The Wilkinson Boulevard corridor of Charlotte doesn’t get written about much on this website (or any other website for that matter). After all, other than a super-fast way to get to the airport from Uptown, what’s there to do?
Not a whole lot. There are no hip brewpubs, cool boutiques, tech companies or coffee shops. No movie theaters, universities, malls or bistros.
Mostly, it’s a boulevard of old-school Charlotte restaurants, forgotten motels, a few strip malls and a Walmart.
Not exactly a fun weekend night, right?
I hardly ever visited Wilkinson until a few years ago when I worked at an office complex near the airport. Every morning and afternoon I would road-rage my way down the gritty road to and from work.
It’s oddly charming and worth a trip for someone who has never seen the sights.
Why? Because very few roads in the Charlotte area tell the story of post-war, automobile-centric Queen City like Wilkinson.
It’s like driving through a living history that’s not cool or old or poignant enough to warrant preservation in a museum (yet), but is still rich with architecture, signs, foods and stories.
To help with your journey back in time, I’ve outlined a few landmarks to pay attention to along the way.
Let’s start our trip along I-277 with Bank of America Stadium on the right. To the left — you can’t see it from the highway — is the old Independence Boulevard bridge that led into Wilkinson Boulevard. Fifty years ago, the two roads were seamlessly connected as Charlotte’s first expressway.
When you exit off I-277 and onto Wilkinson, you’ll notice the former Charlotte School of Law building on the right (they bailed in recent years and moved Uptown) and the new Blackstone Shooting Sports facility.
With the famous Hyatt Guns farther up on the right, Wilkinson Boulevard might be considered Charlotte’s “Second Amendment Avenue.”
Hyatt, in case you didn’t know, is one of the largest gun shops in the United States and has been a family owned business since 1959. These are the guys TV stations go to when they want a thoughtful comment about any issues dealing with firearms.
Heading west toward Gastonia, you hit two iconic restaurants of Charlotte: The Dairy Queen and Bar-B-Q King. Both restaurants have been around for decades and hold a special place in Charlottean’s hearts.
The Bar-B-Q King (1959), a classic drive-in style restaurant with amazing chicken, has been featured on the Food Network’s Diners, Drive-Ins and Dives.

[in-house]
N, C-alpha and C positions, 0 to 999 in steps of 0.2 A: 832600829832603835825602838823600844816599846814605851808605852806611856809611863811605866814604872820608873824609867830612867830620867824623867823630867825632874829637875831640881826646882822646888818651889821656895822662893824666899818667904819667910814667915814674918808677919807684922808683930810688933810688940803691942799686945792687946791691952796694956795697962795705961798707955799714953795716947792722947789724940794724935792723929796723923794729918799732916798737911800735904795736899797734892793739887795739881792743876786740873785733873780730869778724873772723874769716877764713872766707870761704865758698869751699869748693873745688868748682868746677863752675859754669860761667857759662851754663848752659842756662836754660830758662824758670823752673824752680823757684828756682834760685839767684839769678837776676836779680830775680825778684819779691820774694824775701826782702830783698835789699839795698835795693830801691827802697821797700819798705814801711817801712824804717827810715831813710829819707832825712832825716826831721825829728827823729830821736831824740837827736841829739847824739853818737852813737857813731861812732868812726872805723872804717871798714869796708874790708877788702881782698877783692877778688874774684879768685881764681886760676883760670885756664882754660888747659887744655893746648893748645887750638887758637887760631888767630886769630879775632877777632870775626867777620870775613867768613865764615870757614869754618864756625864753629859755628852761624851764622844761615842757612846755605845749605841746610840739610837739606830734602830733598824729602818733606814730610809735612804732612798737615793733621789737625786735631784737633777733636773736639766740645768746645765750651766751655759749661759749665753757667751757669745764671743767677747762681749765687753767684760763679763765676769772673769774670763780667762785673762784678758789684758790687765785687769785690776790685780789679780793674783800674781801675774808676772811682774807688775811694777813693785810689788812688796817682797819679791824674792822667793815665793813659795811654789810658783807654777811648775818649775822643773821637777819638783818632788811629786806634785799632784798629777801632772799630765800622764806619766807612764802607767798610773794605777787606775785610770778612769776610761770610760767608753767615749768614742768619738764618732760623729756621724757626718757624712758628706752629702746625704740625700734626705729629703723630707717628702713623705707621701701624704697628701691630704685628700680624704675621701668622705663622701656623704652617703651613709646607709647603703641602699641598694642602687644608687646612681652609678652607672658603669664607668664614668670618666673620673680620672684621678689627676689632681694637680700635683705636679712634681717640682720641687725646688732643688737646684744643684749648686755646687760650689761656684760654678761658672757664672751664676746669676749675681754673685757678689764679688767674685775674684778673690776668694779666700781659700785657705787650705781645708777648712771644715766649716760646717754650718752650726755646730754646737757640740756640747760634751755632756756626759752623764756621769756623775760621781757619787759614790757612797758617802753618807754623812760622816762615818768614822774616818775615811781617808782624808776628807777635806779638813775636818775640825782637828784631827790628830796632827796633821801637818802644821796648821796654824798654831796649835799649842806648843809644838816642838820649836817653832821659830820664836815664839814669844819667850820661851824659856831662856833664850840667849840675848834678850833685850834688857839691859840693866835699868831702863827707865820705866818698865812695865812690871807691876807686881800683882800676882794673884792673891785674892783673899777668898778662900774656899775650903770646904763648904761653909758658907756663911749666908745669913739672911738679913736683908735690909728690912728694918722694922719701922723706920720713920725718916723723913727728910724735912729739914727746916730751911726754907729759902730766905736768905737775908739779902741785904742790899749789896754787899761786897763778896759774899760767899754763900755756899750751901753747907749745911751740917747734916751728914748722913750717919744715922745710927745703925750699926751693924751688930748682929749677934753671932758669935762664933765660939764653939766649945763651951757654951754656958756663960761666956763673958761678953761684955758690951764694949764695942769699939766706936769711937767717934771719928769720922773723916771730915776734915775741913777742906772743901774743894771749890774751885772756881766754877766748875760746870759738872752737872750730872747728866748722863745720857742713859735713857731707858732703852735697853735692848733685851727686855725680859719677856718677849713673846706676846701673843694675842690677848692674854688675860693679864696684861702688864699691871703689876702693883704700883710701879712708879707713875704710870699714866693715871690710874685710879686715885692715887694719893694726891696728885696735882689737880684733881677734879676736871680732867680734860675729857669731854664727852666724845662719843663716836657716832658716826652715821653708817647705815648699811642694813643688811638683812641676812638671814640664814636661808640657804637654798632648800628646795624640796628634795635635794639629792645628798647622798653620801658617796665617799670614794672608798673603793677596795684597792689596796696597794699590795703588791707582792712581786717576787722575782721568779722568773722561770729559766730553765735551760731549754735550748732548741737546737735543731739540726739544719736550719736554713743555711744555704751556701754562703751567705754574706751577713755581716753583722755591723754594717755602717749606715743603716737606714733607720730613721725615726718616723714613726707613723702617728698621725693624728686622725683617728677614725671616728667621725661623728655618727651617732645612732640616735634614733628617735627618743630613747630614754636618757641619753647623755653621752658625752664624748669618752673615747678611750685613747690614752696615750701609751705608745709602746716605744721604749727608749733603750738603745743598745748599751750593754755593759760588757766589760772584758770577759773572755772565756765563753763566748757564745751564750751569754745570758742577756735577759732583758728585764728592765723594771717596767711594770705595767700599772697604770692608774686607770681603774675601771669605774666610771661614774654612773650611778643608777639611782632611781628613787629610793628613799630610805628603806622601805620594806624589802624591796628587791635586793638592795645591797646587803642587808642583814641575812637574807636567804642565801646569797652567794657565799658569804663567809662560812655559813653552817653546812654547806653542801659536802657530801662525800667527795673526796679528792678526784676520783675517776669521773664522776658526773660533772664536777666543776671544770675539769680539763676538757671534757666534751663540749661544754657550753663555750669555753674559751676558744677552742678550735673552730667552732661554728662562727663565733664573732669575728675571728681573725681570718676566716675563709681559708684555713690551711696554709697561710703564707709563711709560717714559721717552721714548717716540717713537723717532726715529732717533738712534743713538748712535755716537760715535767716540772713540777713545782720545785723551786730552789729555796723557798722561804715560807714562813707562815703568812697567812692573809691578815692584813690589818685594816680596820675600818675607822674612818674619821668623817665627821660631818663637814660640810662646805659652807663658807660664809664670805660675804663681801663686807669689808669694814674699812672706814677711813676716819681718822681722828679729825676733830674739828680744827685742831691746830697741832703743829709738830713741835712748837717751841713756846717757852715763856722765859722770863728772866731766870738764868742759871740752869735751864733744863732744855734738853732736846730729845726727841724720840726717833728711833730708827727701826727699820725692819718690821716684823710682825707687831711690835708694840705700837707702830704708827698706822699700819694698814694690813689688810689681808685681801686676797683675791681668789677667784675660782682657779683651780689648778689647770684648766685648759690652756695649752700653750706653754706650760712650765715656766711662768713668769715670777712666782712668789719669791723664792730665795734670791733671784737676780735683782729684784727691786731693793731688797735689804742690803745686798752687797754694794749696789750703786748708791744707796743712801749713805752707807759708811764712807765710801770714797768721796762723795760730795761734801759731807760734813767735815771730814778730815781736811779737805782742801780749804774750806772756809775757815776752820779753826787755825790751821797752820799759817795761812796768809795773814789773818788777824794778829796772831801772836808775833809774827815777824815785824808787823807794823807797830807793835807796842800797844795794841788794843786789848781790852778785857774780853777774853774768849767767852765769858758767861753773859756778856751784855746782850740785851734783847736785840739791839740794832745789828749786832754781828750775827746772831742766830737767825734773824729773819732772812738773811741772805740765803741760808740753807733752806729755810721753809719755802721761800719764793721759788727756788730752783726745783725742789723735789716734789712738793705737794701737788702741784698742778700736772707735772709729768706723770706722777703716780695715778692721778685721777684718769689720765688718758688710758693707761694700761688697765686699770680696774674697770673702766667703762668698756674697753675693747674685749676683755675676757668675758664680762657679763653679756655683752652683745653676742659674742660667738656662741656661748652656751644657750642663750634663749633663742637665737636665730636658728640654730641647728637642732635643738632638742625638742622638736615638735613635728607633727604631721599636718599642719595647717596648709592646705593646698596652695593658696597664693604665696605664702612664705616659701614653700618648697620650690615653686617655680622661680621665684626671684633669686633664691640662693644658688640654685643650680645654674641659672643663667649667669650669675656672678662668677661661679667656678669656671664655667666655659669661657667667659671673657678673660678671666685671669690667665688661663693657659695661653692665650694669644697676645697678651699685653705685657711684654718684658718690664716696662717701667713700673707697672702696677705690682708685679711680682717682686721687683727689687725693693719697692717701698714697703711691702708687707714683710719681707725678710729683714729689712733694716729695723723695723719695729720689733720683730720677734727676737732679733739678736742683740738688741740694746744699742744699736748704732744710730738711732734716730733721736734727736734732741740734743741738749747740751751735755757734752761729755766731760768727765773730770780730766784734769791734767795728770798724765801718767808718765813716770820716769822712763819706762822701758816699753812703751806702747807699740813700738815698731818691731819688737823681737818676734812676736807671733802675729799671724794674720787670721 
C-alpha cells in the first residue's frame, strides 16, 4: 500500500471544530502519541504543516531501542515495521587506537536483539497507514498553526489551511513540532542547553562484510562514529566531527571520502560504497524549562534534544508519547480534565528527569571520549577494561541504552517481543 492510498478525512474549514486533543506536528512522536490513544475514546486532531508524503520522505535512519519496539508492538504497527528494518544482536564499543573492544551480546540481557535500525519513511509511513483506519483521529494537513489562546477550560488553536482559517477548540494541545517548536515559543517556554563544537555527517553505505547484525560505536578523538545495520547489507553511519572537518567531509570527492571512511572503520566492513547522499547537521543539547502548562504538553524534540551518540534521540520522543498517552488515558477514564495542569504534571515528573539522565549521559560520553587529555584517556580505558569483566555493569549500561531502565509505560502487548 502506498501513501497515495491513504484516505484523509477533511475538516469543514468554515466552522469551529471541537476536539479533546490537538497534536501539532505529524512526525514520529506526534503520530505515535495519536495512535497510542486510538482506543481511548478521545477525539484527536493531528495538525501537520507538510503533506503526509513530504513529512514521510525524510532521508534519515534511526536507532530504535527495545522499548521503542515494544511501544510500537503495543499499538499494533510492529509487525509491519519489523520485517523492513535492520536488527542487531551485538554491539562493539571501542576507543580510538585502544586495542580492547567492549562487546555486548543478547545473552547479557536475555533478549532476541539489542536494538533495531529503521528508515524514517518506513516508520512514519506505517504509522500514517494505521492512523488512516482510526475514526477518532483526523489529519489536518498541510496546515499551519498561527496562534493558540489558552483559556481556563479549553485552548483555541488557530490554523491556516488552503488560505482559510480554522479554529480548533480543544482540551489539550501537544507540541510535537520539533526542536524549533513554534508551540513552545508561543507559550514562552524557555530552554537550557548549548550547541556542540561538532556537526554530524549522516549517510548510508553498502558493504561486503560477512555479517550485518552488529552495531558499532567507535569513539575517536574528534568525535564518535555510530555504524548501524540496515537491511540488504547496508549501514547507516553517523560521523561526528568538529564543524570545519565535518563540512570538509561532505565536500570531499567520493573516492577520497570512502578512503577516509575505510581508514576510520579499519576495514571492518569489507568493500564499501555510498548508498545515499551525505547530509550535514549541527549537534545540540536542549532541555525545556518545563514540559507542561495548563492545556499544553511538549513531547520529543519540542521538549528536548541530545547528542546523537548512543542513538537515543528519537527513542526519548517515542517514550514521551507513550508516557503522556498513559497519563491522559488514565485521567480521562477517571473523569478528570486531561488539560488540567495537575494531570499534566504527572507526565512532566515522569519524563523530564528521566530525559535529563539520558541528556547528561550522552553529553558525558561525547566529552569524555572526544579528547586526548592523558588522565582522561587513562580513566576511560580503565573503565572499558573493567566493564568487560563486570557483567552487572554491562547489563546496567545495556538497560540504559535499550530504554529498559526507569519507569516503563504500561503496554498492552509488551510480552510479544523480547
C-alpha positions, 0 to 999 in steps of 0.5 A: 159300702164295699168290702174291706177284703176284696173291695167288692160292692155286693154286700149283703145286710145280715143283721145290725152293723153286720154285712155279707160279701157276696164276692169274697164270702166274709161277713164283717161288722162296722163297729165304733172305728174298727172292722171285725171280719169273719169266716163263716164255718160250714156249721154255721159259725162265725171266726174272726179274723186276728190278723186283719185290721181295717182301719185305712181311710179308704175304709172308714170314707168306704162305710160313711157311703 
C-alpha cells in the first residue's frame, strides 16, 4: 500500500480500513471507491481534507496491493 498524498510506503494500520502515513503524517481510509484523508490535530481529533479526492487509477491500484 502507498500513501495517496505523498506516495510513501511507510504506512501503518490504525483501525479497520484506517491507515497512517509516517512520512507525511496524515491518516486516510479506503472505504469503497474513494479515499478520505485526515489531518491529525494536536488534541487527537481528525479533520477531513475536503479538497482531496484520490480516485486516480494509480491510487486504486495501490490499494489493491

The Dairy Queen (1947) is the oldest DQ location in North Carolina and the third oldest in the southeast. The Eskimo sign — once common on DQ roofs — is the last one in existence in the U.S.
These two restaurants alone are worth the trip west. It’s Charlotte royalty figuratively and literally.
On the right, you’ll also notice the old Park n’ Shop grocery store (1959). Back when the automobile was still exciting, forward thinking and new, businesses tried to maximize their potential by catering to them. The Park N Shop was one of the grocery stores with large parking lots. There’s another one on North Tryon Street.
One thing you’ll notice while driving along Wilkinson is the number of independently-owned, stuck-in-time motels. They aren’t the most inviting of lodging options, but interesting to look at nonetheless. The signs alone are priceless.
Another classic Charlotte restaurant is the Carolina Family Restaurant, open since 1959. You’ll see it a little farther up on the right. Try the Neese’s livermush and egg sandwich ($2.65) or two homemade biscuits and jelly ($1.59).
As you get closer to the airport, Wilkinson Boulevard has begun to change. The small mom and pop shops have disappeared and given way to massive airport parking garages, new roads and a little further down, the future home of a large business park. The airport has taken over this section of the road, and it’s probably a good thing.
And that’s about it for your Wilkinson Boulevard tour. There are probably a few more points of interest I’m missing — the venerable Carolina Golf Club (1929), Classroom Central, Miguel’s Mexican Restaurant (excellent south-of-the-border fare) and closer to the Catawba River, the Riverview Raw Bar and Chill.
For the most part, that’s Wilkinson Boulevard in a nutshell. It’s not for everyone. But for those who want an authentic Charlotte experience, it’s worth a Saturday drive.
(Photo credit: Cover image via Richard Greaves, Bar-B-Q King image via Facebook, Blackstone image via Facebook, Hyatt image via Facebook, Park N Shop via Mike Kalasnik, Who U Wit image and map via Google Maps, Airport image via CLT airport.)